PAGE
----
Cricket: The invisible men make tourists' task tougher: West Indian Test players take it easy as England fast bowler prepares for the worst

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The Independent Online
ONE of the features of England's last match in Antigua was that whenever they lost a wicket, the 10,000-megawatt speakers in the stand would start belting out an eardrum- rupturing calypso number entitled 'Can't Take The Pressure'.

However, the greatest pressure Mike Atherton's laid-back tourists have so far come under is whether to go for the steak or the lobster at the beach barbecue. You can only beat what is put against you, and the Leeward Islands' pace attack was lively enough to provide England with a reasonable glimpse of what they will shortly be up against.

None the less, the only sighting of any West Indian Test players during the match at the Recreation Ground - or on the entire tour come to that - was of Curtly Ambrose dancing what appeared to be the rumba during the tea-time musical interlude on Saturday afternoon.

Now England are preparing for their match against Barbados here on Thursday, and if Desmond Haynes does not play - as is his stated intention - England will have completed their warm-up programme without facing anyone likely to appear for the opposition in the first Test match in Jamaica, starting on Saturday week.

They have run into one or two fringe players (wicketkeeper Ridley Jacobs and batsman Harwood Williams were both watched by selectors during the Leewards game) and they will meet a few more here in Barbados, who are likely to include Ottis Gibson, the new Glamorgan all-rounder, and a couple of brisk bowlers in Vasbert Drakes and Andy Cummins.

However, the front-line troops have been held back until the first one-day international in Barbados a week tomorrow, which has less to do with tactical planning than a combination of domestic commitments and the need for them to put their feet up for a couple of weeks after 12 months of near non-stop cricket, mostly on the road. Some of these lads must have passports thicker than the London A-Z.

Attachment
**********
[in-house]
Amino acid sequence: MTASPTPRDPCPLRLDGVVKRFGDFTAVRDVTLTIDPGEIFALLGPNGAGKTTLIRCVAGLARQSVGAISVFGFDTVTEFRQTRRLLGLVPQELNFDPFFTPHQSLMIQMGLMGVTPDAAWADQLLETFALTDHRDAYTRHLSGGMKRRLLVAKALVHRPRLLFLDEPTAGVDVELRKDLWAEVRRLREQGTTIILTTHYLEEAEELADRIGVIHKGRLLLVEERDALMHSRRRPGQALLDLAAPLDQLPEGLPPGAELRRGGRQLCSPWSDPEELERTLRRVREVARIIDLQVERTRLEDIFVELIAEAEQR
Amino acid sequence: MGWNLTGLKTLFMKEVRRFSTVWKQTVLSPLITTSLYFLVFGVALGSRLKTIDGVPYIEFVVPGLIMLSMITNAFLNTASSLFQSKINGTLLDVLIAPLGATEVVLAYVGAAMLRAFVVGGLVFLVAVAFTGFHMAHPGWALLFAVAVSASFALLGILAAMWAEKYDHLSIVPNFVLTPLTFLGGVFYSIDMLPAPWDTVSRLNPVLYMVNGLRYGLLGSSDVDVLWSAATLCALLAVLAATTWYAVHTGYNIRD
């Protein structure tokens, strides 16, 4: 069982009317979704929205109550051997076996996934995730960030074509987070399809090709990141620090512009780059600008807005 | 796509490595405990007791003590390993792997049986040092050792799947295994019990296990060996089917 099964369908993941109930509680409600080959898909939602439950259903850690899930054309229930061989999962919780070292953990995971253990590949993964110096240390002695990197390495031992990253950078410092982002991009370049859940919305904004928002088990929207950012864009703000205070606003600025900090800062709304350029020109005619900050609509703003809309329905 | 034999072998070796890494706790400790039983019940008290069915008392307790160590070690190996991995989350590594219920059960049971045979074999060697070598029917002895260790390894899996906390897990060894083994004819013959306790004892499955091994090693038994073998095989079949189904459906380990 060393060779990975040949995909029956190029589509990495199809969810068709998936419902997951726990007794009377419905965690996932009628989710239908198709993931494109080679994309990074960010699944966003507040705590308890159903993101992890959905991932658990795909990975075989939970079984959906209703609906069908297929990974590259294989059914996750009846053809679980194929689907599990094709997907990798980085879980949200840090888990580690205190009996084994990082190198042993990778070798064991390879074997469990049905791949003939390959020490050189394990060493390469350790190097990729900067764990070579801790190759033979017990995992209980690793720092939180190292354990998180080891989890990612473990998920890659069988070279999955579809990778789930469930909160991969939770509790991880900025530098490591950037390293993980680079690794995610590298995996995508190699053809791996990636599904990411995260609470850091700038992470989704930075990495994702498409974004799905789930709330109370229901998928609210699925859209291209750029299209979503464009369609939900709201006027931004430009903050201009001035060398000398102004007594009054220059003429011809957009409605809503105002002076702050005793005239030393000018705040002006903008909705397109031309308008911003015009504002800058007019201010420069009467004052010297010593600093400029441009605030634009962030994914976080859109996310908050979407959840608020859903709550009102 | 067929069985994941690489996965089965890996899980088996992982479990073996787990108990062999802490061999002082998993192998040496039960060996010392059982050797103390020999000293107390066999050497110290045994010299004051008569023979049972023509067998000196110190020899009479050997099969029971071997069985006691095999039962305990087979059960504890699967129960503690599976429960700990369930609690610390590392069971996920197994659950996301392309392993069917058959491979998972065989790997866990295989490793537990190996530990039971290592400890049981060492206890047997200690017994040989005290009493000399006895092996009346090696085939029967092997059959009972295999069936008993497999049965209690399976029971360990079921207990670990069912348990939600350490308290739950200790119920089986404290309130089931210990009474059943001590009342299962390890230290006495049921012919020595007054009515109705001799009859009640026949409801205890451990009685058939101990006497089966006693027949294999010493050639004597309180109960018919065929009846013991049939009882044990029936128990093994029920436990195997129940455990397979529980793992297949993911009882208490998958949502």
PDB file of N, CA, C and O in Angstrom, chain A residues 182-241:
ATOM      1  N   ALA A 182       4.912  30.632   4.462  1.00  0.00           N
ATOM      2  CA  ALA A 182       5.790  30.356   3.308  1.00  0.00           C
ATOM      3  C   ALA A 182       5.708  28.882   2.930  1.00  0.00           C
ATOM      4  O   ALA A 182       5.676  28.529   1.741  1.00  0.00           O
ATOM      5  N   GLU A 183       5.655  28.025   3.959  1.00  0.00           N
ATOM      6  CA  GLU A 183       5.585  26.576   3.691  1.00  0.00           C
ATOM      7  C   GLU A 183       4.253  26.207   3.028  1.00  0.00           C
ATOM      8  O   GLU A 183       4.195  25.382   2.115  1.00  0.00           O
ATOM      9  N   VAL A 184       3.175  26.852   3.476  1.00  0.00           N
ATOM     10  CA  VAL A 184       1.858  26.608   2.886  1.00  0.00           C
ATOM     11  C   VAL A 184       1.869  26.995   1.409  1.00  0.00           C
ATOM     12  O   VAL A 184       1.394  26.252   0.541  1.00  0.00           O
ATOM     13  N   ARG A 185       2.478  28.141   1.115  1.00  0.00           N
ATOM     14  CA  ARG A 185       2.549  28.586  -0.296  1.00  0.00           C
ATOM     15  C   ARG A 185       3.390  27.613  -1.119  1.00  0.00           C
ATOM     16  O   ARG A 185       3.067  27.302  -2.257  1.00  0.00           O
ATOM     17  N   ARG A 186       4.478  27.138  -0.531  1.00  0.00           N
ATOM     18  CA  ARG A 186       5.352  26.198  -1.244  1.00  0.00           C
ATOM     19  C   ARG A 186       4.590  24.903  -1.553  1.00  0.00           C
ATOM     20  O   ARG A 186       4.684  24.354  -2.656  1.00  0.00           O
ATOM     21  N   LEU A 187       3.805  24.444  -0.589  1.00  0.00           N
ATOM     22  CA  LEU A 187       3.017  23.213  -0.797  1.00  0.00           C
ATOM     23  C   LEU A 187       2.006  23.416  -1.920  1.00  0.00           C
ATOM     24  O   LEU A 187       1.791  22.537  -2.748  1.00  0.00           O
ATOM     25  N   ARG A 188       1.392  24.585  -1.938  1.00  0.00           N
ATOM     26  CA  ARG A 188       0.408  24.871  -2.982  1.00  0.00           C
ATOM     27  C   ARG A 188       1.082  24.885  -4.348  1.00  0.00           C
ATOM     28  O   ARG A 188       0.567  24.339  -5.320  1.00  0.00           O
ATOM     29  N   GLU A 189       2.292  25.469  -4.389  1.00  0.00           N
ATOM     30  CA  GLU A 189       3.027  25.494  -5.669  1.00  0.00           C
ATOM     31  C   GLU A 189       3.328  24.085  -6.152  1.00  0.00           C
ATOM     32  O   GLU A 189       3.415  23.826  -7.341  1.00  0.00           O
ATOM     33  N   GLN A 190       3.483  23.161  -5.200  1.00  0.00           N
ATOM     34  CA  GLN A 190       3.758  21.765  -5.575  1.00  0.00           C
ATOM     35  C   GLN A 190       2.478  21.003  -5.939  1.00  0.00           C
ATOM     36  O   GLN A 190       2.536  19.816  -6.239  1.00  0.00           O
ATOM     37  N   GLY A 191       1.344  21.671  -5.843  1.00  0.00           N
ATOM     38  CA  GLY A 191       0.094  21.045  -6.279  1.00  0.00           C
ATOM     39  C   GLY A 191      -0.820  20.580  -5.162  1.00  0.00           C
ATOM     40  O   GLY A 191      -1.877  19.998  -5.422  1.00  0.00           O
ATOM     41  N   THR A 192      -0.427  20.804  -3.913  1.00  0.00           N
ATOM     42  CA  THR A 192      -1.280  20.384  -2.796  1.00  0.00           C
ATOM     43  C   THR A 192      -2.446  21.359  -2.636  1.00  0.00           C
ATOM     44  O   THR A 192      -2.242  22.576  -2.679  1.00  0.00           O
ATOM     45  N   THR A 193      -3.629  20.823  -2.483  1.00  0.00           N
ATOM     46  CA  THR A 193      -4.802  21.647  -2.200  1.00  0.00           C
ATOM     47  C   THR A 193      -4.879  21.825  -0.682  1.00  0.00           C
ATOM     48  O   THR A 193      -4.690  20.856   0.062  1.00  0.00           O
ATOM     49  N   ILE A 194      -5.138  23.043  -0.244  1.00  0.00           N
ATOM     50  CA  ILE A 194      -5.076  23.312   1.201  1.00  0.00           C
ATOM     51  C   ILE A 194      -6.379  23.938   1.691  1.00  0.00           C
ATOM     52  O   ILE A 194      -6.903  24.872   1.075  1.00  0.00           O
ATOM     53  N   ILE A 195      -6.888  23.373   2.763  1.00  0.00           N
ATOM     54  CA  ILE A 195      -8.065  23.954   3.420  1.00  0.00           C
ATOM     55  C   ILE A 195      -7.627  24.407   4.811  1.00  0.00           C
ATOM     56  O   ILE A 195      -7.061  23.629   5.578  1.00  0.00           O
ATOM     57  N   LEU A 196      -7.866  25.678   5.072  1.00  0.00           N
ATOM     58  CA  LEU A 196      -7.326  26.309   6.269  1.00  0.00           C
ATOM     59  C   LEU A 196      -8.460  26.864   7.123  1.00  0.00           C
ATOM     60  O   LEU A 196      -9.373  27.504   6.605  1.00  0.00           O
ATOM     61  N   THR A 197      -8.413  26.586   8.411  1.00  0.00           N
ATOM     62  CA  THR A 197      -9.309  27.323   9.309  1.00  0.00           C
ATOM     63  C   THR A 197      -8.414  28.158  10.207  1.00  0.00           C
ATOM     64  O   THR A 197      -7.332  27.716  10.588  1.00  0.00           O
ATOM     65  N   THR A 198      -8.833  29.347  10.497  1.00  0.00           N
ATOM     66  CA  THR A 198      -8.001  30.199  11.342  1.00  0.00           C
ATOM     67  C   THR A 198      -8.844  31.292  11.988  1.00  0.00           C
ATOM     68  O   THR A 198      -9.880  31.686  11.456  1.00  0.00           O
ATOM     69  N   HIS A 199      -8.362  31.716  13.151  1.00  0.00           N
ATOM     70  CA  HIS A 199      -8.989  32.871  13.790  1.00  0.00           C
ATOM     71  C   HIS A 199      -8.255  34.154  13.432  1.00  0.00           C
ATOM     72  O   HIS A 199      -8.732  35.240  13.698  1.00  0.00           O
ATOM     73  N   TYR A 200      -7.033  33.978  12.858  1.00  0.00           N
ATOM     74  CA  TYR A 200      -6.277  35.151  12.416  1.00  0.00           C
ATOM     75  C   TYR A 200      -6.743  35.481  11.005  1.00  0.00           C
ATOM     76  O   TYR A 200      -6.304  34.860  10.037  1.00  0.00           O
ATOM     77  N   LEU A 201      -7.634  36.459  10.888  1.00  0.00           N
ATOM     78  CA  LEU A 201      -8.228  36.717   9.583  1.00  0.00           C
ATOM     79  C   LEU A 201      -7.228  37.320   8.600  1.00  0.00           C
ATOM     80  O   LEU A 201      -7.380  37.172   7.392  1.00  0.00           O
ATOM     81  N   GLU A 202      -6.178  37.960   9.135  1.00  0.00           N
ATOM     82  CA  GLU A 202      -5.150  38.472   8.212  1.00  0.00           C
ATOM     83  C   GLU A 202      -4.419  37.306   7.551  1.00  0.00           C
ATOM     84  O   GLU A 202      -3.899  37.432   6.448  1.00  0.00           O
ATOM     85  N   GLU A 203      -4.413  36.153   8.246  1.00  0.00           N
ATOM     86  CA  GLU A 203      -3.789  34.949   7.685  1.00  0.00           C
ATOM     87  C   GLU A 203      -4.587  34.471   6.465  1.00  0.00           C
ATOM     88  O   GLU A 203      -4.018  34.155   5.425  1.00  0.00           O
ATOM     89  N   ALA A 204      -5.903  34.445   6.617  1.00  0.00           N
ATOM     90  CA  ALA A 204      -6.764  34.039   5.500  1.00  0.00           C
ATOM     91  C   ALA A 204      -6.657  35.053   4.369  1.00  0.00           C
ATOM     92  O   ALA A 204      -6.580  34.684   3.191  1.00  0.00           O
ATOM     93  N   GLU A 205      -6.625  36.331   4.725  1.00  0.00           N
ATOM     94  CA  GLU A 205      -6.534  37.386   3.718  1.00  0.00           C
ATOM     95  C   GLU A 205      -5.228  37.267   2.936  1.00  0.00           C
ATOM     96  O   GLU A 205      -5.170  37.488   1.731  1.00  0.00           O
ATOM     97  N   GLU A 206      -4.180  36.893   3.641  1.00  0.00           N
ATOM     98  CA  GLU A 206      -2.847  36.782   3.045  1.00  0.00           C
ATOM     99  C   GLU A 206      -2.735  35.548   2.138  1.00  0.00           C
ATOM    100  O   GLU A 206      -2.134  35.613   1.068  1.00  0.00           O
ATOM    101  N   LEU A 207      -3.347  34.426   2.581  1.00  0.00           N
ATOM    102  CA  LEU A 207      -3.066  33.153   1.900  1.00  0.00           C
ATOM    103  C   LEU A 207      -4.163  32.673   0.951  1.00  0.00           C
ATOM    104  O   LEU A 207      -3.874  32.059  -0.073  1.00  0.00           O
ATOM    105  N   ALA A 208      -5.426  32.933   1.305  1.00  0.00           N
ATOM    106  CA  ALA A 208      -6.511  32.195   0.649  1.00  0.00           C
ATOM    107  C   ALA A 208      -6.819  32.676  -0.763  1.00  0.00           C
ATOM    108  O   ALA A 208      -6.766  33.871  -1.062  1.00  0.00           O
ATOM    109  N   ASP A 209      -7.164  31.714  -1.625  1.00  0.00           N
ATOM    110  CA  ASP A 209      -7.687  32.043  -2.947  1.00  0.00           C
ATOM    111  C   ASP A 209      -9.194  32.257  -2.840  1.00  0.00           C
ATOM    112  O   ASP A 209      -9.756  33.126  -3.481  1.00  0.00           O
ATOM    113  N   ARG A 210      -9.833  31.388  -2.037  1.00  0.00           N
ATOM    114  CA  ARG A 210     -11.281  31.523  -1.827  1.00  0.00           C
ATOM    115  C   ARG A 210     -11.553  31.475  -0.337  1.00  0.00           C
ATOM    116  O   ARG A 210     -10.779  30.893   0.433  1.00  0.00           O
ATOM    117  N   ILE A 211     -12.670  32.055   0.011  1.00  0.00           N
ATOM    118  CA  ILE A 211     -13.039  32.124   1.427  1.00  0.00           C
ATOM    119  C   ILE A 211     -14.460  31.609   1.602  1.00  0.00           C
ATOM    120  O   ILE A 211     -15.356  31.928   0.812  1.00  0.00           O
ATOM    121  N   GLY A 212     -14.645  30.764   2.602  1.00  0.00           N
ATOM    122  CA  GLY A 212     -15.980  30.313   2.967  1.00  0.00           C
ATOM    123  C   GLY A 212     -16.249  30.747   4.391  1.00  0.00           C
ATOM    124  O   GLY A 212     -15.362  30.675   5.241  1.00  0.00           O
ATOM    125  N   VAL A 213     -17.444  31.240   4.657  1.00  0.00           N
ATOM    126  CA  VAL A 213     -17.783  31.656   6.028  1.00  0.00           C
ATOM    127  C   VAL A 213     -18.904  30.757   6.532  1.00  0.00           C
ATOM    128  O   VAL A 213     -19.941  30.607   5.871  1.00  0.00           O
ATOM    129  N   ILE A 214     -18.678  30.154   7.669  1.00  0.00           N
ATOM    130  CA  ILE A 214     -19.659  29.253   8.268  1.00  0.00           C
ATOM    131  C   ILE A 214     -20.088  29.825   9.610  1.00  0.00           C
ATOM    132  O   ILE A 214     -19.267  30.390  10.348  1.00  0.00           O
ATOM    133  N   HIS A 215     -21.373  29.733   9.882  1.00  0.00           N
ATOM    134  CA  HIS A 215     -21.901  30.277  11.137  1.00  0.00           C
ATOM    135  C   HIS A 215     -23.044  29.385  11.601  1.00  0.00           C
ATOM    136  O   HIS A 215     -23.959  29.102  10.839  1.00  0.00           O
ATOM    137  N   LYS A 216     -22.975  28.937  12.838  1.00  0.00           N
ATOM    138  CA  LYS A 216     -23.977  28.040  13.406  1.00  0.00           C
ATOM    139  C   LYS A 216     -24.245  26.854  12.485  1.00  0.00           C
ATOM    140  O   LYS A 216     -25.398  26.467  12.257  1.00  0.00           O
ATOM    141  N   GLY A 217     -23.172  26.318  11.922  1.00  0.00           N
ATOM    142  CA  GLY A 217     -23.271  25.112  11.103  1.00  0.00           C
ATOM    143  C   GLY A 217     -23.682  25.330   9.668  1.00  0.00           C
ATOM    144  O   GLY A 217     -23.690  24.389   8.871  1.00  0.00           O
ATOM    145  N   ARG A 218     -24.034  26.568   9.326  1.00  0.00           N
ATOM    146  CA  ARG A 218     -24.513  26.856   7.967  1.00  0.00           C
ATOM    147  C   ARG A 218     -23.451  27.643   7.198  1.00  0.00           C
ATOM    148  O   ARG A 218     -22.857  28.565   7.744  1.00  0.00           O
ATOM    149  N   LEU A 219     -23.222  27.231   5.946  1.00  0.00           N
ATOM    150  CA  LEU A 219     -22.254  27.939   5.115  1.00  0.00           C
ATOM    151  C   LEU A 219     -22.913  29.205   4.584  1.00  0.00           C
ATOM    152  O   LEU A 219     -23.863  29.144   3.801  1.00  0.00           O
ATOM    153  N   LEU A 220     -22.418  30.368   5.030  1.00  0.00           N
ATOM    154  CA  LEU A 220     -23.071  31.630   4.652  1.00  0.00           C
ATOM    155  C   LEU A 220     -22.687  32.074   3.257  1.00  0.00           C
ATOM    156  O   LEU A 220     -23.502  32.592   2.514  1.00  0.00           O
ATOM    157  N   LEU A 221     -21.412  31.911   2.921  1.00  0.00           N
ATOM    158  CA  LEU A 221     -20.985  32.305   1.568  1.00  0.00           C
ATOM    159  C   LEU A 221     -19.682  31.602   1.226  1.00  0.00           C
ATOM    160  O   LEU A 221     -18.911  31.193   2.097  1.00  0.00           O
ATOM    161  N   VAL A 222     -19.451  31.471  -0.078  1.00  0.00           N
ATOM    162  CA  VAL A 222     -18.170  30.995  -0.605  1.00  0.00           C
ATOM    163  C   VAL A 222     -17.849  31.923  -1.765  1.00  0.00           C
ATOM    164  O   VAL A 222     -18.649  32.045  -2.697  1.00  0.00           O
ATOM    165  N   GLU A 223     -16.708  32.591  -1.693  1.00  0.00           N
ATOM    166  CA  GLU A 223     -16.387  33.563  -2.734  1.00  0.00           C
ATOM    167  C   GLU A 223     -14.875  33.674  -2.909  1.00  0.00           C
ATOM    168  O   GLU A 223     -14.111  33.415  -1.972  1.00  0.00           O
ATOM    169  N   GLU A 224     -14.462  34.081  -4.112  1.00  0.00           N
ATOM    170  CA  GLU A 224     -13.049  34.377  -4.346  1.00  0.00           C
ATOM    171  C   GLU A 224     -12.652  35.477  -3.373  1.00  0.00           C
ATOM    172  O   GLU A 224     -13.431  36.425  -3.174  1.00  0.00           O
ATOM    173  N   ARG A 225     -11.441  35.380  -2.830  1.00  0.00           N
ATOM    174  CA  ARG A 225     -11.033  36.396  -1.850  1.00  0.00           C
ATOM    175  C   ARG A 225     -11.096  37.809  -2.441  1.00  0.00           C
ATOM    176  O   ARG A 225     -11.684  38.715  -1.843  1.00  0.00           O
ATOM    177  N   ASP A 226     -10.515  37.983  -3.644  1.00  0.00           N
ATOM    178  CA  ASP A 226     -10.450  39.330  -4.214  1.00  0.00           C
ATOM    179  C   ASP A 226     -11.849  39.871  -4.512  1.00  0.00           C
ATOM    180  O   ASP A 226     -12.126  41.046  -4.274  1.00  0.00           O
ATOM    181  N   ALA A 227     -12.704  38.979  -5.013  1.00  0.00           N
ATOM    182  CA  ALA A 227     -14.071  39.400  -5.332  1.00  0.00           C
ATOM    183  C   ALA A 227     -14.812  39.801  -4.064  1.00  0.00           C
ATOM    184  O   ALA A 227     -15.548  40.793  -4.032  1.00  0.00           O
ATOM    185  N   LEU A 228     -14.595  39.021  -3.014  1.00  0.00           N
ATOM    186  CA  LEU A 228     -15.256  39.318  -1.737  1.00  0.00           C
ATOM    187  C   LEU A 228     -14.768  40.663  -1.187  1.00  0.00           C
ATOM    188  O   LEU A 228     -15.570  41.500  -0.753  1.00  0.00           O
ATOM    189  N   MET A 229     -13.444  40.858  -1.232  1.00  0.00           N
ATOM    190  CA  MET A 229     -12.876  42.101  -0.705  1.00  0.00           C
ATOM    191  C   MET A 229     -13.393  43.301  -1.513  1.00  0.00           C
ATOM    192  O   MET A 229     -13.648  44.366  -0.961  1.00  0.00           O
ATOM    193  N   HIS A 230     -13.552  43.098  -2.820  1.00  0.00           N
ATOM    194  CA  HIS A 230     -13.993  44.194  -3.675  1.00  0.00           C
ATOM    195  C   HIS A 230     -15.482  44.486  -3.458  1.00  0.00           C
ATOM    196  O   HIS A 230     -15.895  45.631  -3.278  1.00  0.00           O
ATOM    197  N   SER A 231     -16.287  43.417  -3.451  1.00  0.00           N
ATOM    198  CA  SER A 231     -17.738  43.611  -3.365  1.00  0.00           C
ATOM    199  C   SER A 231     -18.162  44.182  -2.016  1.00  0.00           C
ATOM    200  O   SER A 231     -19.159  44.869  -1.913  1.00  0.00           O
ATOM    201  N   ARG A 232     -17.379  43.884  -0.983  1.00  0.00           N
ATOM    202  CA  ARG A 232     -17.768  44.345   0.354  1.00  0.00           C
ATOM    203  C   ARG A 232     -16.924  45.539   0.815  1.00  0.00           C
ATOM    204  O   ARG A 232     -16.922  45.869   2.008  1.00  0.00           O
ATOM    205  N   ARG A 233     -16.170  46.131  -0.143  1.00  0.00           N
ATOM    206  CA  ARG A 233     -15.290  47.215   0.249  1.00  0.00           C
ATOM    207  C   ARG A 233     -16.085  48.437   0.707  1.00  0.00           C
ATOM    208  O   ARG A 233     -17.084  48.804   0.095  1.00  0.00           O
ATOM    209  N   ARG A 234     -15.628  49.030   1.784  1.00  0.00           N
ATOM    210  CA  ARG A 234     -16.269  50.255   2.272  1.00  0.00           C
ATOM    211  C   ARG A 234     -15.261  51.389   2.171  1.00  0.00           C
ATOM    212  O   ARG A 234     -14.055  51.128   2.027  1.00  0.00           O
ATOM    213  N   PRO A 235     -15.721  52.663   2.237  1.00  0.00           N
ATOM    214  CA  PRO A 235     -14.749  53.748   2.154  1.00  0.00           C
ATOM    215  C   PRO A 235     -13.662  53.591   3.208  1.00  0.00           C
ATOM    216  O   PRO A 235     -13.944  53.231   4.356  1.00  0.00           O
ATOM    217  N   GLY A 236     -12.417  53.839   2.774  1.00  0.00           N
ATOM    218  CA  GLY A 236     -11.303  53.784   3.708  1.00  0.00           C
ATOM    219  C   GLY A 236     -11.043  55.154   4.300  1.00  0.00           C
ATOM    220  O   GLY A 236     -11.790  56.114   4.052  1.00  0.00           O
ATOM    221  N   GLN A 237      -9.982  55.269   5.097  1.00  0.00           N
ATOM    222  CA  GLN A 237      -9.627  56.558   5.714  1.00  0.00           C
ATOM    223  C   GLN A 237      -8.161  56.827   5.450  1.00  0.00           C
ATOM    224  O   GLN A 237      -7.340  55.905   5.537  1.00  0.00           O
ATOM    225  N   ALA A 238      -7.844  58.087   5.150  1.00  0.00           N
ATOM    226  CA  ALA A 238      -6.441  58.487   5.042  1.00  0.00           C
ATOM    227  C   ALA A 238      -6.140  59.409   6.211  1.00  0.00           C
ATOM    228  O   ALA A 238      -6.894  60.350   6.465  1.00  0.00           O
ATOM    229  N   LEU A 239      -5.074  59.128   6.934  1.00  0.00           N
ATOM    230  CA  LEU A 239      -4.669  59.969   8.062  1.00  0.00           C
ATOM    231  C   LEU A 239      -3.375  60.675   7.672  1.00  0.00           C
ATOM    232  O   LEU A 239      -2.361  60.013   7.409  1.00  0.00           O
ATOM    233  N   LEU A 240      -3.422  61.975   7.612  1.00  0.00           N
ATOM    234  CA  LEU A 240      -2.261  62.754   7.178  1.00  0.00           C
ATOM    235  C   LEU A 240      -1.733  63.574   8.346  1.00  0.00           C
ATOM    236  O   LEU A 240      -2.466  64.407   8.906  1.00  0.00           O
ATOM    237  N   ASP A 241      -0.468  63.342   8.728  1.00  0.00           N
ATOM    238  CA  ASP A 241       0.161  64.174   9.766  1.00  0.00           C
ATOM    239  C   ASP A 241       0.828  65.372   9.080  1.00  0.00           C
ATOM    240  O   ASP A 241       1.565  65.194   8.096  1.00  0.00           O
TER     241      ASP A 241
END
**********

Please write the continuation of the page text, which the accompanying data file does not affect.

Ominously for England, most of them now appear to be cranked up and ready to go again. Richie Richardson, the captain, who not long ago was prescribed a course of iron tablets and a long spell in a hammock, made 151 on his reappearance in the Red Stripe Cup; and the left-handed batting prodigy, Brian Lara, set a new competition run record when he made a double century for Trinidad against Barbados on Saturday.

The West Indies' attack is not quite what it was, but Ambrose, Courtney Walsh and Winston Benjamin are a class above any of the bowlers that England have faced thus far, and their selectors' only real search at the moment is for a fourth seamer, likely to be Kenneth Benjamin.

As is usually the case in this part of the world, the West Indies will not have burned too much midnight oil debating their spin bowler options, not that they appear to have any options to discuss.

When they last needed one for a Test match (against Sri Lanka in December) they had to go back to the semi-retired Roger Harper.

Of the 12 Test matches lost by the West Indies since 1981, nine of them have produced significant contributions from an opposition spin bowler, but unless the Sabina Park pitch turns out to be a dust bowl, it is still odds-on both sides going into the first Test in Jamaica on Saturday week with four front-line pace bowlers.

Happily, Ian Salisbury and Philip Tufnell are both in decent enough form should a spinner be required, but England are more likely to use one (Tufnell, most probably) in the first of their five one-day internationals, also in Jamaica, a week tomorrow.

However, this is unlikely to mean that Jack Russell will play in the one-dayer, and that being the case, England will almost certainly divide the wicketkeeping duties in the four- day Barbados match between Russell (who helped cement his Test place with a half-century in the Leewards game) and Alec Stewart.

A new Curtly Ambrose, page 34